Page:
Personally, I put on a lot of weight when I was sleep deprived and I’d never put on weight previously at any stage of my life.
Admittedly there may have been other reasons that added to the risk of weight gain, so I can’t say for sure whether it was the cause for me. However, I’m pretty sure it contributed.
When I was suffering from sleep deprivation everything about my body and brain was suffering. It definitely contributed to bad food choices. I craved “comfort food” which was always full of calories and bad ingredients.
10. Increased feelings of fatigue from sleep deprivation
While it may seem only natural that your body will feel tired as a result of not getting enough sleep, the serotonin levels in your brain may further increase these feelings of exhaustion. The sleep deprivation effects are multiplied.
Personally, I’ve been battling with chronic fatigue for years so sleep deprivation only made it worse. Don’t risk chronic fatigue if you don’t have to. Try to recognize the sleep deprivation effects early and find a solution.
Tips: 3 Basic Steps to Improve Your Sleep Experience
What can you do to improve your sleep and alleviate sleep deprivation effects? There are lots of things you can try at home. The actions you may take in the beginning are straightforward.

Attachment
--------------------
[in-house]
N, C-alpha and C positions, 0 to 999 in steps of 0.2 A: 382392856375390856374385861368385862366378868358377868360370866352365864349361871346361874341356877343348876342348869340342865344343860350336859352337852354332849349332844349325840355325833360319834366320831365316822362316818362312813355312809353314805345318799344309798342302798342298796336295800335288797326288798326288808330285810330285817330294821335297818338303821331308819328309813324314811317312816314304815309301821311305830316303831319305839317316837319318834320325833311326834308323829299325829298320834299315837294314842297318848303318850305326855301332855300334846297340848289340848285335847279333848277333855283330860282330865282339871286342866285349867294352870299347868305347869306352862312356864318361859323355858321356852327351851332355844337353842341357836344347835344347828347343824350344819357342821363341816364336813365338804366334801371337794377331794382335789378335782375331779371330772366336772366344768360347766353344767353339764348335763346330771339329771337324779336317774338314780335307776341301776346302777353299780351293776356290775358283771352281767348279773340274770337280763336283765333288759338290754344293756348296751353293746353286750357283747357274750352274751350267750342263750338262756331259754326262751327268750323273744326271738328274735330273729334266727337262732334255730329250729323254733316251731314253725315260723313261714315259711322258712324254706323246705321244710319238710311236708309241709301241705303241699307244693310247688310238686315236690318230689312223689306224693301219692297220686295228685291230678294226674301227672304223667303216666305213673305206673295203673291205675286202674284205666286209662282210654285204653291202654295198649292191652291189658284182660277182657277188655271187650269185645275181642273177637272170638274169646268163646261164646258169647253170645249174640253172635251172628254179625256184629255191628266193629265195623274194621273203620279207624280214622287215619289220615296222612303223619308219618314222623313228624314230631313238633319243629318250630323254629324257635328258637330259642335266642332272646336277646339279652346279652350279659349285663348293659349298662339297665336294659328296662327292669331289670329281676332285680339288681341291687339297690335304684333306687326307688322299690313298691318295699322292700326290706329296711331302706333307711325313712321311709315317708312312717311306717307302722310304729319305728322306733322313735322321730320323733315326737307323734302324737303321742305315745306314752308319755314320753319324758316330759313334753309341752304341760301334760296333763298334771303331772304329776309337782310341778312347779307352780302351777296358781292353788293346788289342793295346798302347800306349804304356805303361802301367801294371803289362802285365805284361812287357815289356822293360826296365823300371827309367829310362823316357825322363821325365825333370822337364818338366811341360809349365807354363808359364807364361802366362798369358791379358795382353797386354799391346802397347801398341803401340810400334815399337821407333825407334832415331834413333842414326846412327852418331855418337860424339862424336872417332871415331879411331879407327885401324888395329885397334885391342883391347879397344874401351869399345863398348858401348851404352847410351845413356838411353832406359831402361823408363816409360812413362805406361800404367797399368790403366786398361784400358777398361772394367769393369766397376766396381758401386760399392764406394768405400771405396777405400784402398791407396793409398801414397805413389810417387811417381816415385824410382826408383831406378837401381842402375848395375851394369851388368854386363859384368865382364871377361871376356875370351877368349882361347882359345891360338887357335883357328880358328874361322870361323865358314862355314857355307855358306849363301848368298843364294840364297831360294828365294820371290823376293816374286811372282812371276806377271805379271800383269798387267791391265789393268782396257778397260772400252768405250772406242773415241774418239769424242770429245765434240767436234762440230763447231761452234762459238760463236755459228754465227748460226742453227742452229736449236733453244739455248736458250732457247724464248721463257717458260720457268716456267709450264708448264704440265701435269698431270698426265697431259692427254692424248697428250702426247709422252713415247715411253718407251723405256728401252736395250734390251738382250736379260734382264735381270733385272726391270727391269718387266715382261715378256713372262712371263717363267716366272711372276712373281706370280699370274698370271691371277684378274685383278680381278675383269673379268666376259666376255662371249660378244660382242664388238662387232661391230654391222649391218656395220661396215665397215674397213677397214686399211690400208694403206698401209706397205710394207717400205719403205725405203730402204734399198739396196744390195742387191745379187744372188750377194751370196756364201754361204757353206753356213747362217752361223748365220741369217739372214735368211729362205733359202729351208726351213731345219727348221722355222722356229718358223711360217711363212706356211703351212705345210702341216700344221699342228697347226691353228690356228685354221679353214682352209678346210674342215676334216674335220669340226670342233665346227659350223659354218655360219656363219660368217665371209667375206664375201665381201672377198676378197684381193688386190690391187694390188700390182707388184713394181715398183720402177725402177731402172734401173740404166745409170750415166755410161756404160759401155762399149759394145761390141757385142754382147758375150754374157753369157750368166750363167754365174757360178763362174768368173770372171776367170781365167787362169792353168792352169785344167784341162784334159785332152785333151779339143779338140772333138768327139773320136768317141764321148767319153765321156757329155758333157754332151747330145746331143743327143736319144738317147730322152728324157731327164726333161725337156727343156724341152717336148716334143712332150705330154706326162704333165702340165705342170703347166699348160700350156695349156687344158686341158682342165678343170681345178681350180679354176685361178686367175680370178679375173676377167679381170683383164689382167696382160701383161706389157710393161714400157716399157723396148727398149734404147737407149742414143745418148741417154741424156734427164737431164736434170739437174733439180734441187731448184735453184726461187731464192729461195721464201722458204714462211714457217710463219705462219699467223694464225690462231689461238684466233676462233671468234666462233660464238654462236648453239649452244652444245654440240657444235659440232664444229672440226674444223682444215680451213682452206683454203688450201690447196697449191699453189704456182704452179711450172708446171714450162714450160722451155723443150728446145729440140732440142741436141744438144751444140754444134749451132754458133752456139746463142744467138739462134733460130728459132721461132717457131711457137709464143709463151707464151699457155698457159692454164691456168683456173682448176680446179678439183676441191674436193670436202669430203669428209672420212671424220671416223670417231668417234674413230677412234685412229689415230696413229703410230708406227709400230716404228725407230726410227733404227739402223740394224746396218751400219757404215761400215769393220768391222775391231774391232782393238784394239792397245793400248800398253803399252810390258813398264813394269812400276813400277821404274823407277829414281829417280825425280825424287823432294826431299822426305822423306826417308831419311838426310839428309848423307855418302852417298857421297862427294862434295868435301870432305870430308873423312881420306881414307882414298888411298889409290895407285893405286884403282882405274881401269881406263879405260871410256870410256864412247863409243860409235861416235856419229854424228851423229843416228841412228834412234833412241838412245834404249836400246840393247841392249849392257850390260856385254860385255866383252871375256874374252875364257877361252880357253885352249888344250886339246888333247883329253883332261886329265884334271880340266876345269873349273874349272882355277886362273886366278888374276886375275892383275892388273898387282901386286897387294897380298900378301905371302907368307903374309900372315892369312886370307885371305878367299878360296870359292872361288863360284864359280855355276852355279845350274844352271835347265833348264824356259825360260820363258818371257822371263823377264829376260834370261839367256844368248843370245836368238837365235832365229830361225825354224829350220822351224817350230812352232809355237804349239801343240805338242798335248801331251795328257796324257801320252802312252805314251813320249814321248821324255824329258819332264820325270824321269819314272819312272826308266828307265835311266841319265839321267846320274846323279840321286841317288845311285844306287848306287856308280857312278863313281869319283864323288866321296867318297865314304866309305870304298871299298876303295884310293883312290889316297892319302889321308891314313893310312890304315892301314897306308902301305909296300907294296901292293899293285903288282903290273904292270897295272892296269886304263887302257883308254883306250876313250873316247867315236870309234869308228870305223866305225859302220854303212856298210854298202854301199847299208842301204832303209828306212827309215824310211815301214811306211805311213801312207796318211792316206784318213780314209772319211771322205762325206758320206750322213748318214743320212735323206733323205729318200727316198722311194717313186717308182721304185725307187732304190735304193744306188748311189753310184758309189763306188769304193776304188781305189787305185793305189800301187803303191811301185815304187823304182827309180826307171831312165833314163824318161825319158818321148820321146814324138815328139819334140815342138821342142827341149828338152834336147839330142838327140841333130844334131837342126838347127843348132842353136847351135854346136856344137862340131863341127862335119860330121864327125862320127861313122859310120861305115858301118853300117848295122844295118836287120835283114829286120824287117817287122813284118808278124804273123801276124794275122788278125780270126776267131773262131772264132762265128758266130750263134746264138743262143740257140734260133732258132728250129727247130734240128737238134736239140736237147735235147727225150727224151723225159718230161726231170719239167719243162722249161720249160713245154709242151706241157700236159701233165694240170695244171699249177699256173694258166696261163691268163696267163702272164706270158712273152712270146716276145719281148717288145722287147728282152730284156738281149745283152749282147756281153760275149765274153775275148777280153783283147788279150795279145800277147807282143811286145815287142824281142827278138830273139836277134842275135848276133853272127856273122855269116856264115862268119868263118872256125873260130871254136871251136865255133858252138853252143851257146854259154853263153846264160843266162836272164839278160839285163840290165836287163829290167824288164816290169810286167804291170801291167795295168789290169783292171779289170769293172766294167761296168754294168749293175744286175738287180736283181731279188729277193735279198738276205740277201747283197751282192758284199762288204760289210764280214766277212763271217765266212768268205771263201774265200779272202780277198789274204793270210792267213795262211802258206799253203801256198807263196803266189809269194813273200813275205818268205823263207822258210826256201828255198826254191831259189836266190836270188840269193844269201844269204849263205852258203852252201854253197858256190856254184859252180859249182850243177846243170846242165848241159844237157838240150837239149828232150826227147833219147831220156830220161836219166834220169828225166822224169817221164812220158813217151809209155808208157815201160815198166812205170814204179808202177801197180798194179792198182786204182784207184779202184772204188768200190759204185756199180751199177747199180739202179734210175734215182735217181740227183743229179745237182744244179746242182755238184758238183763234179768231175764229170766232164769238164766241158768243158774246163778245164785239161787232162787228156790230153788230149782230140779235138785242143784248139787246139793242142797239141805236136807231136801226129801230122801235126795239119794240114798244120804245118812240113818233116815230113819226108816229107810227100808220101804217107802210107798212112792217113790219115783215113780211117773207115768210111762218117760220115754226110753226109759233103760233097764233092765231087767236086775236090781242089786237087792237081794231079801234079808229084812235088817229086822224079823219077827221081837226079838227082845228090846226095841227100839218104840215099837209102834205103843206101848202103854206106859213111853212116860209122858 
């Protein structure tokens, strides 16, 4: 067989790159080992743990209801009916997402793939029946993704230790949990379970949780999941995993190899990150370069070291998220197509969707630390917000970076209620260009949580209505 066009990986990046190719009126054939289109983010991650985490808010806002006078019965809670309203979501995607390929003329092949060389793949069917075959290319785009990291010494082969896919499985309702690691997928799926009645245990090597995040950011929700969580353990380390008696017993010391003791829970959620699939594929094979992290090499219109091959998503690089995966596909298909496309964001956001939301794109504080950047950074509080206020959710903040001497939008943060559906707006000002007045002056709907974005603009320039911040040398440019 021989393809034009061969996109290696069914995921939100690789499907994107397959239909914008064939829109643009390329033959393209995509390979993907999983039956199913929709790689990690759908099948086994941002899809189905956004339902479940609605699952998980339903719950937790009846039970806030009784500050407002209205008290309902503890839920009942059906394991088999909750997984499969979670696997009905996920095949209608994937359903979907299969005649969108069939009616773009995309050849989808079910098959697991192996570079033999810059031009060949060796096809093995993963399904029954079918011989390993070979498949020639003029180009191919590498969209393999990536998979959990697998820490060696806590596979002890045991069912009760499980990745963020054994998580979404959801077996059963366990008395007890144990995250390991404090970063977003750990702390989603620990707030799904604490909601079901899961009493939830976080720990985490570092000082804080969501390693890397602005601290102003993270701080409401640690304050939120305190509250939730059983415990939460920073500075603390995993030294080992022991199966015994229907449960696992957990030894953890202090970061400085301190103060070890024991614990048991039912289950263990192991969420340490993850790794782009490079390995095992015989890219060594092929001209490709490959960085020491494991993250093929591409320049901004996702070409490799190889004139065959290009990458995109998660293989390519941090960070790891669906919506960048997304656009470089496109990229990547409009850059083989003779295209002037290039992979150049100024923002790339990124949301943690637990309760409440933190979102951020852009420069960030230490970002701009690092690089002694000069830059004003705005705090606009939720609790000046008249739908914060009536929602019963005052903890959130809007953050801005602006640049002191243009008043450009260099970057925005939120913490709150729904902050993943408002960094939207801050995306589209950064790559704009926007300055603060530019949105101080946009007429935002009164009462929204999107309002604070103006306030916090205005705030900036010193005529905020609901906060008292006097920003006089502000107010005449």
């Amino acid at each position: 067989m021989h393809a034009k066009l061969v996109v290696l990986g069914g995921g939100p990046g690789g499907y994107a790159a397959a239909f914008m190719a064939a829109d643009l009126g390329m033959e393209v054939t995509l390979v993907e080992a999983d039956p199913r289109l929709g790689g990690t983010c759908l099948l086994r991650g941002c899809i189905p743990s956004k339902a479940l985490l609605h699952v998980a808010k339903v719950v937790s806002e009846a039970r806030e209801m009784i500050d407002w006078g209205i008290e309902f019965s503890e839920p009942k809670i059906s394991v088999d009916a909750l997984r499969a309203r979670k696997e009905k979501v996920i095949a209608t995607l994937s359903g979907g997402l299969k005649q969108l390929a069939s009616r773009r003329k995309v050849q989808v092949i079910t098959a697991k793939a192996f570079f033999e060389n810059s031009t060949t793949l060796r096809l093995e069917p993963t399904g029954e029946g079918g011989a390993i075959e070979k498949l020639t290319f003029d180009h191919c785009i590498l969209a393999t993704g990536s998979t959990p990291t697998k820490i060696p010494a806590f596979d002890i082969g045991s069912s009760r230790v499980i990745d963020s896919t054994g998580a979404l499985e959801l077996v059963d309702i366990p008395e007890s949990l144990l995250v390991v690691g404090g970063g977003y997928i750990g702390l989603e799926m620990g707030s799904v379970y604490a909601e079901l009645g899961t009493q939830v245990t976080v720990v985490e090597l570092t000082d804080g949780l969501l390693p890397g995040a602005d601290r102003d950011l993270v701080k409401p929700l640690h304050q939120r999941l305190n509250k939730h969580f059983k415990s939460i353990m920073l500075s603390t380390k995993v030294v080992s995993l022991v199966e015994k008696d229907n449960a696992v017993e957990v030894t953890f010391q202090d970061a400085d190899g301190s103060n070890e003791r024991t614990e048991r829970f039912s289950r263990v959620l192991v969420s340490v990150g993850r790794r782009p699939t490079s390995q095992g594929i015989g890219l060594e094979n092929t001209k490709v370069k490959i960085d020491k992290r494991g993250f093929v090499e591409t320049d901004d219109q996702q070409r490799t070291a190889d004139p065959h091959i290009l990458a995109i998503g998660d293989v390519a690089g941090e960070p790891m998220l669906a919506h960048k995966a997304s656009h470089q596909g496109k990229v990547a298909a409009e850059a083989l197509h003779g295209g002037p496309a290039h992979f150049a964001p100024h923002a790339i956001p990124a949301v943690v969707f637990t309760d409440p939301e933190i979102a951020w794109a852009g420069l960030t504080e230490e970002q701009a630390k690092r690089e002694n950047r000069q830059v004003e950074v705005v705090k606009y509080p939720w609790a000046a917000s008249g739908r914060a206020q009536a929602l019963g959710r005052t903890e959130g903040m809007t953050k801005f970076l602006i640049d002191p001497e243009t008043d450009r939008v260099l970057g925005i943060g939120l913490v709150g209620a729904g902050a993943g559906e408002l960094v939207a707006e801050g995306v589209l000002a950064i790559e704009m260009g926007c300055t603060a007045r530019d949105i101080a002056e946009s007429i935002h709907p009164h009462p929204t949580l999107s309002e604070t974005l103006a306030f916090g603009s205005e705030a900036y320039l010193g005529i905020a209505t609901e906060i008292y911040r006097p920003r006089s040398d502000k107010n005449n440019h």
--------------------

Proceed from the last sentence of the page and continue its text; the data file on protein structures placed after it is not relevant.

Here are three immediate steps you can take to improve your sleep experience (Brain Basics: Understanding Sleep). Start with these first and see if they make a difference:
Set a Sleep Schedule
First, set a sleep schedule and stick to it. This sounds easy, but I know from experience that it’s not. For someone who has long term sleep problems, you’ll have to really commit yourself to this step.
Consider this action to be your top priority as you set about increasing the number of hours you sleep per night. In addition to setting your sleep schedule, establish a ritual of sorts for the activities you complete at or just before bedtime.
Find Ways to Relax Your Mind
Look for ways to relax your mind and body with comforts of a warm bath or lavender aromatherapy.
Stay away from electronics, at least an hour before bedtime, that might stimulate your mind such as a cell phone, tablet, or yes, even television. Again, this sounds easy but you’ll have to make an effort to do it.
Stay Away from All Caffeine
Next, be careful of the food you eat or drink just before bedtime. Studies show that caffeine can be a troublesome ingredient in your foods or drink just before bedtime They may be costing you a goodnight’s rest.
Some people react quite strongly even to small amounts of caffeine to keep them awake. You need to be aware of which foods contain it, such as tea and chocolate. It’s not just coffee you need to avoid.